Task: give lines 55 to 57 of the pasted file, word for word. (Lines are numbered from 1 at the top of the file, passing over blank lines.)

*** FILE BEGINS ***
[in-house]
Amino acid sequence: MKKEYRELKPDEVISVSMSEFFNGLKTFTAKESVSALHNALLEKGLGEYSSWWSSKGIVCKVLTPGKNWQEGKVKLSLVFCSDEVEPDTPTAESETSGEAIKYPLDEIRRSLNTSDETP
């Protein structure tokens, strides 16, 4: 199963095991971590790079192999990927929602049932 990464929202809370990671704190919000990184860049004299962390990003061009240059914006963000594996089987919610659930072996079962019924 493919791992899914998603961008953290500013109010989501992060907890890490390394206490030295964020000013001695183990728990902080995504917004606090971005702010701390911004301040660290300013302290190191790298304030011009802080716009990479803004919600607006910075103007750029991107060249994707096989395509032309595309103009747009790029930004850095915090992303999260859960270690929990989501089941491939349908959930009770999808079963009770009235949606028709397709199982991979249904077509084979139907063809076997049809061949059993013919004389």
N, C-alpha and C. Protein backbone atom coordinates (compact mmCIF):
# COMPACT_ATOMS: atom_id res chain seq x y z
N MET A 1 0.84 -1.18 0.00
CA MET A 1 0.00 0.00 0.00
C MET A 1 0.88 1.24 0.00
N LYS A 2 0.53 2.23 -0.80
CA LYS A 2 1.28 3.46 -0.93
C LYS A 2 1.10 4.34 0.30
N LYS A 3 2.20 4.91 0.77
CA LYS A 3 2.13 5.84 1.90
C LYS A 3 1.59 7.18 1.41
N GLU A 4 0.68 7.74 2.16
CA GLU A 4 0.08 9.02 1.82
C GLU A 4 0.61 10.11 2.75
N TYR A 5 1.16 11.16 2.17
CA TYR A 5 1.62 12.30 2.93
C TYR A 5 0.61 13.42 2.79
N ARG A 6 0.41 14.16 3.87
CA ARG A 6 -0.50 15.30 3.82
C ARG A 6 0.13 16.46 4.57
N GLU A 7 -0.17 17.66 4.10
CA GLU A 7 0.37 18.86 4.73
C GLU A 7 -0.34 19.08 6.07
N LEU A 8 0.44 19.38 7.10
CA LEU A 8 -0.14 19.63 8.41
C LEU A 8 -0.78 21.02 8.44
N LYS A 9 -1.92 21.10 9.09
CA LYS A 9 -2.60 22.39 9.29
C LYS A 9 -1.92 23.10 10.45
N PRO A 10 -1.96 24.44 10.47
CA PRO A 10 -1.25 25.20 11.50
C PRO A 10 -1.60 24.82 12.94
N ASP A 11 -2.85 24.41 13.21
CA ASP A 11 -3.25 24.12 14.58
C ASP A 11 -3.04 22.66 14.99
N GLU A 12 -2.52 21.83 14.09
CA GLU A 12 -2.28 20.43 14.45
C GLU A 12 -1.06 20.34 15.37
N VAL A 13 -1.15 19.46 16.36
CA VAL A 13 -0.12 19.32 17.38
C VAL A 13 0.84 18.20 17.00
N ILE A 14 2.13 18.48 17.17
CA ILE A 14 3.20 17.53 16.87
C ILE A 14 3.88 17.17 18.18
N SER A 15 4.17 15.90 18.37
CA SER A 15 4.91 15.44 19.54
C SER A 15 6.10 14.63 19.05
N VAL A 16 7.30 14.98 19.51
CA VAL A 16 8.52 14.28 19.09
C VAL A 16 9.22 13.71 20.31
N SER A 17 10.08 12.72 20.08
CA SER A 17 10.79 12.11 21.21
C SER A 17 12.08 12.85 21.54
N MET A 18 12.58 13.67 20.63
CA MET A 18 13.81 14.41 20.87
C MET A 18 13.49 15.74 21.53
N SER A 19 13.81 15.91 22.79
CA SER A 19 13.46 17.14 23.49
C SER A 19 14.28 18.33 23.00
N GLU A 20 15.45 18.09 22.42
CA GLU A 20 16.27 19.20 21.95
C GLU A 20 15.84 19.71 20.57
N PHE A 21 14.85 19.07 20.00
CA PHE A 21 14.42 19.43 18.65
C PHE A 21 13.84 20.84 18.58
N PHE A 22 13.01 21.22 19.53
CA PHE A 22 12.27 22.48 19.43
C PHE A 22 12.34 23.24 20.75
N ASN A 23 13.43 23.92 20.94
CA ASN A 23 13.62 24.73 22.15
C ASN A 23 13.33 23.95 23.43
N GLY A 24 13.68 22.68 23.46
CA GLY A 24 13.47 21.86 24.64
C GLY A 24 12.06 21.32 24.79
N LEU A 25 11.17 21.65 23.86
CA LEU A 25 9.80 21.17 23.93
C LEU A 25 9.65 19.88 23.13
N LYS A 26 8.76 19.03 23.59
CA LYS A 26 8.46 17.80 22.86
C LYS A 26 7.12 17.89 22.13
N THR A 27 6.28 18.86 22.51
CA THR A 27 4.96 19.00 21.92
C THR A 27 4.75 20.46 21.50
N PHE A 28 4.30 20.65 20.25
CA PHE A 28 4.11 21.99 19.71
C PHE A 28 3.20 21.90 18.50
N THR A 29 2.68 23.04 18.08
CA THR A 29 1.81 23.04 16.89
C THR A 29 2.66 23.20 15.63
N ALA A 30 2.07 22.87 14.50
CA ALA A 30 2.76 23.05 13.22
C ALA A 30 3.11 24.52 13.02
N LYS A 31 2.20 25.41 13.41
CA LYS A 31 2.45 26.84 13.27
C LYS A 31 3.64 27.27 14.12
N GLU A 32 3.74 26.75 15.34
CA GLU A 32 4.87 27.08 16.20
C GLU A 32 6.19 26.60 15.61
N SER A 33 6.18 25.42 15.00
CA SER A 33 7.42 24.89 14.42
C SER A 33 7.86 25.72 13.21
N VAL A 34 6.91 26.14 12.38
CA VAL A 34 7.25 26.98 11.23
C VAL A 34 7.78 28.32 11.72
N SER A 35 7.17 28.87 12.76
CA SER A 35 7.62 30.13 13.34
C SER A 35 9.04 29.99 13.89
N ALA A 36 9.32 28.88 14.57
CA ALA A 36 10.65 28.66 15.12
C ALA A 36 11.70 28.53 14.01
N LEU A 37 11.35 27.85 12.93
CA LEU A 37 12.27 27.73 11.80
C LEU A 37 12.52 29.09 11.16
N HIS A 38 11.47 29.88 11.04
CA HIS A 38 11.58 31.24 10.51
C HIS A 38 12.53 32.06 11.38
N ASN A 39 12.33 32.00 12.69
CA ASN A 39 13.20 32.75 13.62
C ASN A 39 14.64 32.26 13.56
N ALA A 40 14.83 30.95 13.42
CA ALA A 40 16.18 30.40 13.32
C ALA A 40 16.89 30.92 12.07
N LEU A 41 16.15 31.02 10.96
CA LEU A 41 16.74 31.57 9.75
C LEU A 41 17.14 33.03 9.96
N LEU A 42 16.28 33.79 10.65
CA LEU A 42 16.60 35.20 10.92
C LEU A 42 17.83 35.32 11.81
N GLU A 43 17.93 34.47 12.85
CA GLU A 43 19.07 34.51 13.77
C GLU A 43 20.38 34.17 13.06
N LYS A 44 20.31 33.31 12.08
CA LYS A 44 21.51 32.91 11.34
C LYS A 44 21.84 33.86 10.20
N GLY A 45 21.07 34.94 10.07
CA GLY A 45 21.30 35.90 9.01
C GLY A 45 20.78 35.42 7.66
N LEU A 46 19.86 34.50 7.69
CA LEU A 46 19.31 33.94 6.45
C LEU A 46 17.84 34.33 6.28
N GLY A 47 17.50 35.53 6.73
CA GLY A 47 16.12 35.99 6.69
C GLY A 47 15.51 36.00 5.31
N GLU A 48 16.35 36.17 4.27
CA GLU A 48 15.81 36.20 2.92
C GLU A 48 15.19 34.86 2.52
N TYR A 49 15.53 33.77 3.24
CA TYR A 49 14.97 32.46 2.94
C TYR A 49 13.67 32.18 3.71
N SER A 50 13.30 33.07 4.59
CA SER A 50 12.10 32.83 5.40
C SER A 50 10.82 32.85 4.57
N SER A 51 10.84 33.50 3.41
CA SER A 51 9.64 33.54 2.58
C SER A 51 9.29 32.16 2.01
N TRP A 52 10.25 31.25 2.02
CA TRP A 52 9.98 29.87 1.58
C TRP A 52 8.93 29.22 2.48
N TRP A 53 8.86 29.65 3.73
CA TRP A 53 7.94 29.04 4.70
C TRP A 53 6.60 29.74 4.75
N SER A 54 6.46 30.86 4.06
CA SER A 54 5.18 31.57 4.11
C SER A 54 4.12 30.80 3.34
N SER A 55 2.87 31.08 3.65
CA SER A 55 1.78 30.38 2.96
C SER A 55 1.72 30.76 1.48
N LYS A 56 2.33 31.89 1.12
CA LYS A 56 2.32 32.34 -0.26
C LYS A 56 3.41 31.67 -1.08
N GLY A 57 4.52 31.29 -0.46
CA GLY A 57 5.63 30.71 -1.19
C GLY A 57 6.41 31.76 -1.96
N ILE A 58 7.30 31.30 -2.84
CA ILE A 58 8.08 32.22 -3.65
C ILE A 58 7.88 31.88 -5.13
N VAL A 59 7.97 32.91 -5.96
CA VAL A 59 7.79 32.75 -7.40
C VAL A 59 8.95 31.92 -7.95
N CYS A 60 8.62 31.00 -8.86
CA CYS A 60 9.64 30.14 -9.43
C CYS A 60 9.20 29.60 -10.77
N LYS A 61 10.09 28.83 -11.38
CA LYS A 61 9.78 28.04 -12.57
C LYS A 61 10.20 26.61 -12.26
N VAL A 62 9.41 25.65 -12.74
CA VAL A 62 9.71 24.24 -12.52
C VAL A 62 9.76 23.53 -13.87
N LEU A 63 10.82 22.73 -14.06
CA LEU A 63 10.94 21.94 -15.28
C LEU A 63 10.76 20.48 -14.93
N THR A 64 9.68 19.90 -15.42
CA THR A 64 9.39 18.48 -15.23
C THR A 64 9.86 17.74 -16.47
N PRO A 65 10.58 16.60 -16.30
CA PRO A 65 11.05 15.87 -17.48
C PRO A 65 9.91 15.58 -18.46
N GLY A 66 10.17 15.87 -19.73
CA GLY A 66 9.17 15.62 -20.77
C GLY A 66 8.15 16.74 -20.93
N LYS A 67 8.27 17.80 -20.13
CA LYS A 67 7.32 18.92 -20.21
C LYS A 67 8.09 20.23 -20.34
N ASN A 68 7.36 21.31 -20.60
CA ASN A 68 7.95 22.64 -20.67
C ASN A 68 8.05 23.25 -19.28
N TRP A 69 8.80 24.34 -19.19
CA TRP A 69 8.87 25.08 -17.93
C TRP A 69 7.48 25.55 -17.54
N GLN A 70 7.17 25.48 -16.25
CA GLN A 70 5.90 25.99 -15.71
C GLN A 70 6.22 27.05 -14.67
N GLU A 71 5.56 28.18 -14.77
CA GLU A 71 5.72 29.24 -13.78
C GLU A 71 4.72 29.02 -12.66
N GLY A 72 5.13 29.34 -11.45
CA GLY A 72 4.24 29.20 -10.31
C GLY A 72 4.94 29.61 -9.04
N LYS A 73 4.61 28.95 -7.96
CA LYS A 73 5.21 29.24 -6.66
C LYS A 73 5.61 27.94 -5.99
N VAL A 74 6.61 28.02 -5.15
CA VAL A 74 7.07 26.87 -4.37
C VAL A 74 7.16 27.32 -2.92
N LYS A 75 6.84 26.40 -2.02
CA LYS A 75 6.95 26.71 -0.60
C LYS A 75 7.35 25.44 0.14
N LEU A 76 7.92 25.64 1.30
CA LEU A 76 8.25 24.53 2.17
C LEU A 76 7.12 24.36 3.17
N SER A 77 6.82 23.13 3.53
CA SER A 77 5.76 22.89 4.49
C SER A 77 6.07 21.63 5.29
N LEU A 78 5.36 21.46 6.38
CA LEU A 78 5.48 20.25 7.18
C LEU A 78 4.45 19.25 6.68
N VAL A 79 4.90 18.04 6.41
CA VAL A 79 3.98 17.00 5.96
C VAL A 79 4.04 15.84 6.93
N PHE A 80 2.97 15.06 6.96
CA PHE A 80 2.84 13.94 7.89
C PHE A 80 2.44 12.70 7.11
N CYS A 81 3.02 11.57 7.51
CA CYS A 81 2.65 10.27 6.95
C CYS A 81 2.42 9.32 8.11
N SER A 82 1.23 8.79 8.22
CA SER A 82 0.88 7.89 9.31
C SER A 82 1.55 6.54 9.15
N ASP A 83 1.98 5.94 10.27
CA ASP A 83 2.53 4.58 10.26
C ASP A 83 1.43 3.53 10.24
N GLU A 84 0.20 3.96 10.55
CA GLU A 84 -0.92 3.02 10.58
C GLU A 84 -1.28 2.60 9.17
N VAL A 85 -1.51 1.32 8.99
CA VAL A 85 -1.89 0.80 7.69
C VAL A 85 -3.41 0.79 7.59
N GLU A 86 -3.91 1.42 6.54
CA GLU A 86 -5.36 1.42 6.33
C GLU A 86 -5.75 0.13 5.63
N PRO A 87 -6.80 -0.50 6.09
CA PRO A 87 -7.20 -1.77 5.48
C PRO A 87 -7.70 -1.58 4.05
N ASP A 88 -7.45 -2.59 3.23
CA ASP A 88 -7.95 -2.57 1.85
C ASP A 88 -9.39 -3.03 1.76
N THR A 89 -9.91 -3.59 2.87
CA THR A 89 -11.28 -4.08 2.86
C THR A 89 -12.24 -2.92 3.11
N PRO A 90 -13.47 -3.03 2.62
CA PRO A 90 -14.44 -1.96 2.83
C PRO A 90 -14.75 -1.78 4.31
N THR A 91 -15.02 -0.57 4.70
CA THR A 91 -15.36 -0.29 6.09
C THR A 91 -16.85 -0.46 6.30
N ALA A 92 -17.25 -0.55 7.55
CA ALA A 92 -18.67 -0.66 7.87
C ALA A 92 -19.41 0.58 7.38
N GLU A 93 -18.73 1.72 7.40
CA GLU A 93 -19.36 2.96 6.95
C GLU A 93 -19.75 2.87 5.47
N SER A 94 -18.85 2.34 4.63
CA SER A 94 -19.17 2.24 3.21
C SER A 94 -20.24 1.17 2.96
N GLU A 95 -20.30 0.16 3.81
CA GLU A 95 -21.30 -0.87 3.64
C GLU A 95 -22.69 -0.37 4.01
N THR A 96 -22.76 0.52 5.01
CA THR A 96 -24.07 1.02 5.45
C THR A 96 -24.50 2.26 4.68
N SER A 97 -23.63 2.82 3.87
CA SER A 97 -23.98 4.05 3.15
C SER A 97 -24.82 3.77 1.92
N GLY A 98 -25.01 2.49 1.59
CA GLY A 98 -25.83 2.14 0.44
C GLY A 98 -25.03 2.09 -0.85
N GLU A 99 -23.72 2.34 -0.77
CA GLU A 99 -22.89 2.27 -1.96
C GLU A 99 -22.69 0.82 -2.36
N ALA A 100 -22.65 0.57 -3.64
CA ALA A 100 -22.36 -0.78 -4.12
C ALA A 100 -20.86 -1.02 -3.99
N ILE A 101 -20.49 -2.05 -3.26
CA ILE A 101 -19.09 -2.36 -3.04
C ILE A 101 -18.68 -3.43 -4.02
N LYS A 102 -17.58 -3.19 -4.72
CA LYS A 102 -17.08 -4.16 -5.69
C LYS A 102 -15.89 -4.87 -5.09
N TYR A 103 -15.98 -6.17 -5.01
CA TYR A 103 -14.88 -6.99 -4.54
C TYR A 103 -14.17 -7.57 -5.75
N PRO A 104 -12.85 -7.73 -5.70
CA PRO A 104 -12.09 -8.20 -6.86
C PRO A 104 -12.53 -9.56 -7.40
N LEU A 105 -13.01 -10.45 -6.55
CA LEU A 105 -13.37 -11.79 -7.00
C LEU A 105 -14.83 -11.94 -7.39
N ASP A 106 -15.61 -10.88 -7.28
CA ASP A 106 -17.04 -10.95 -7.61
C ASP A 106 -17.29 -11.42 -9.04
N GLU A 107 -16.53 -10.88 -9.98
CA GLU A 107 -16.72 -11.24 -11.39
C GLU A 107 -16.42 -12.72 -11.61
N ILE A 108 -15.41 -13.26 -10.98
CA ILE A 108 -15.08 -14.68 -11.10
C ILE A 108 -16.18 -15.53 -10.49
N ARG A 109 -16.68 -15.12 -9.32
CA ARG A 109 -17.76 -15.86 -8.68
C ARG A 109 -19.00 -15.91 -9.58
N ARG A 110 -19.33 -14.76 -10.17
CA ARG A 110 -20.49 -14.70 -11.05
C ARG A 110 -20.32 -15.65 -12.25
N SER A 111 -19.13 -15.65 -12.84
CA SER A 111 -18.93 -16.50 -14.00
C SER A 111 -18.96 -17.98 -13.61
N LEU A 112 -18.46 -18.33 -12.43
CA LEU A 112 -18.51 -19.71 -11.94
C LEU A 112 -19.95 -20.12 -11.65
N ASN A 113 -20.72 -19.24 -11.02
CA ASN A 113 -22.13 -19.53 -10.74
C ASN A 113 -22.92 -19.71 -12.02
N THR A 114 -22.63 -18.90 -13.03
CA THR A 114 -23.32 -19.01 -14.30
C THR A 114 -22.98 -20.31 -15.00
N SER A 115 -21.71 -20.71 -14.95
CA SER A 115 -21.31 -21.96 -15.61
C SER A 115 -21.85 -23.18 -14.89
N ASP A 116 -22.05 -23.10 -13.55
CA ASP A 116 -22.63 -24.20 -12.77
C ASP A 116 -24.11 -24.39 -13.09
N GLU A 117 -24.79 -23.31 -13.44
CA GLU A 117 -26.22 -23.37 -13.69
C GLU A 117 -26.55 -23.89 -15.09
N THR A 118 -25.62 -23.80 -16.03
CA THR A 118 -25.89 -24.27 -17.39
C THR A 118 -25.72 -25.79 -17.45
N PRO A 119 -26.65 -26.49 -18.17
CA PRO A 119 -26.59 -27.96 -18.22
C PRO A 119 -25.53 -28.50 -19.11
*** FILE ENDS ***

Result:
CA SER A 17 10.79 12.11 21.21
C SER A 17 12.08 12.85 21.54
N MET A 18 12.58 13.67 20.63